Take the 2-minute tour ×
Programmers Stack Exchange is a question and answer site for professional programmers interested in conceptual questions about software development. It's 100% free, no registration required.

I have a situation where objects are created at unpredictable times. Some of these objects are created before an important event, some after. If the event already happened, I make the object execute stuff right away. If the event is forthcoming, I make the object observe the event. When the event triggers, the object is notified and executes the same code.

if (subject.eventAlreadyHappened()) {
    observer.executeStuff();
} else {
    subject.subscribe(observer);
}

Is there another design pattern to wrap or even replace this observer pattern? I think it looks a little dirty to me.

share|improve this question

1 Answer 1

up vote 4 down vote accepted

An alternative would be as follows.

Observers are notified of the event through the method

// Method on all observers.
void notify(Event event)

All new objects are subscribed to the notification, so the subject, instead of

if (subject.eventAlreadyHappened()) {
    observer.executeStuff();
} else {
    subject.subscribe(observer);
}

does simply

subject.subscribe(observer);

When the event occurs, the subscribed observer are notified, and the event is cached:

// Method on subject.
void handleEvent(Event event)
{
    // lastEvent is a member variable of subject.
    lastEvent = event;
    ...
    for (Observer observer : subscribedObservers())
    {
        observer.notify(event);
    }
}

When a new object is subscribed, it is notified immediately if the event has occurred already:

// Method on subject.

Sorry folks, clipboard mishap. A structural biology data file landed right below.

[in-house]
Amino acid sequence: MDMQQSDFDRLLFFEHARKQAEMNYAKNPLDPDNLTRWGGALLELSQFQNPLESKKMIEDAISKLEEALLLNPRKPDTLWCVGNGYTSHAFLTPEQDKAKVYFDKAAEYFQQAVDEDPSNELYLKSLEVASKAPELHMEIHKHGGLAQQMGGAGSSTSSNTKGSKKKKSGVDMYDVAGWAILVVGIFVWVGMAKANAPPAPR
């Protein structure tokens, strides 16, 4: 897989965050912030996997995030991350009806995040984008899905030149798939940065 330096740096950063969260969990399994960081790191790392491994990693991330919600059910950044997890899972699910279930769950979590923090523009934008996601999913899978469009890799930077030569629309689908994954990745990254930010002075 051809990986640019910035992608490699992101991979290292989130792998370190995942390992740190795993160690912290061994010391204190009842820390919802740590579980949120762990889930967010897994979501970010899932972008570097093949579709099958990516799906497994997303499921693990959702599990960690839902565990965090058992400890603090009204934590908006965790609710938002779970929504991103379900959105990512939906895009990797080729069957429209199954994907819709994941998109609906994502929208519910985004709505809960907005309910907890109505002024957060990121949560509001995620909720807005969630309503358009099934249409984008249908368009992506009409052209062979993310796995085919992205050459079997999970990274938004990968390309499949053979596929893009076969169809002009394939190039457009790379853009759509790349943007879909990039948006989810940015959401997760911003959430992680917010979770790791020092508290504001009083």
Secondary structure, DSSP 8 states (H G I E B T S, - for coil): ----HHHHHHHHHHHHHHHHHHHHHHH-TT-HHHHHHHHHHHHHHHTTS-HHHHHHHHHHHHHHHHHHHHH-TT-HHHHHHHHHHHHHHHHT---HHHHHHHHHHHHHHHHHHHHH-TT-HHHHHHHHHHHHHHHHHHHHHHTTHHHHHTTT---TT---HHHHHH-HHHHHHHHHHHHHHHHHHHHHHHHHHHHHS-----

void subscribe(Observer observer)
{
    // Add observer to list.

    ...

    if (lastEvent != null)
    {
        observer.notify(lastEvent);
    }
}

Finally, the observer has a method notify:

// Method on observer.
void notify(Event event)
{
    executeStuff();
}

So basically the difference is that the subject immediately sends a notification to a newly subscribed object if at the moment of subscription the event has already occurred.

I hope this helps.

share|improve this answer
    
For the standard observer pattern, do programmers expect this behavior upon subscription? If not, then should I create two subscription functions - one just like your example, and another to only publish future events? –  JoJo Jun 23 '12 at 18:36
    
Do you mean that with the standard observer pattern you only want to be notified about events that have occurred after subscription? –  Giorgio Jun 23 '12 at 20:11
    
I don't know what the standard is. Is the standard to be notified of future events only or is it standard to be notified when someone subscribes late? –  JoJo Jun 23 '12 at 21:00
    
I honestly do not know if there is such a standard. But I do not think there is anything wrong for an object to generate an event when another object subscribes. –  Giorgio Jun 23 '12 at 21:36

Your Answer

 
discard

By posting your answer, you agree to the privacy policy and terms of service.

Not the answer you're looking for? Browse other questions tagged or ask your own question.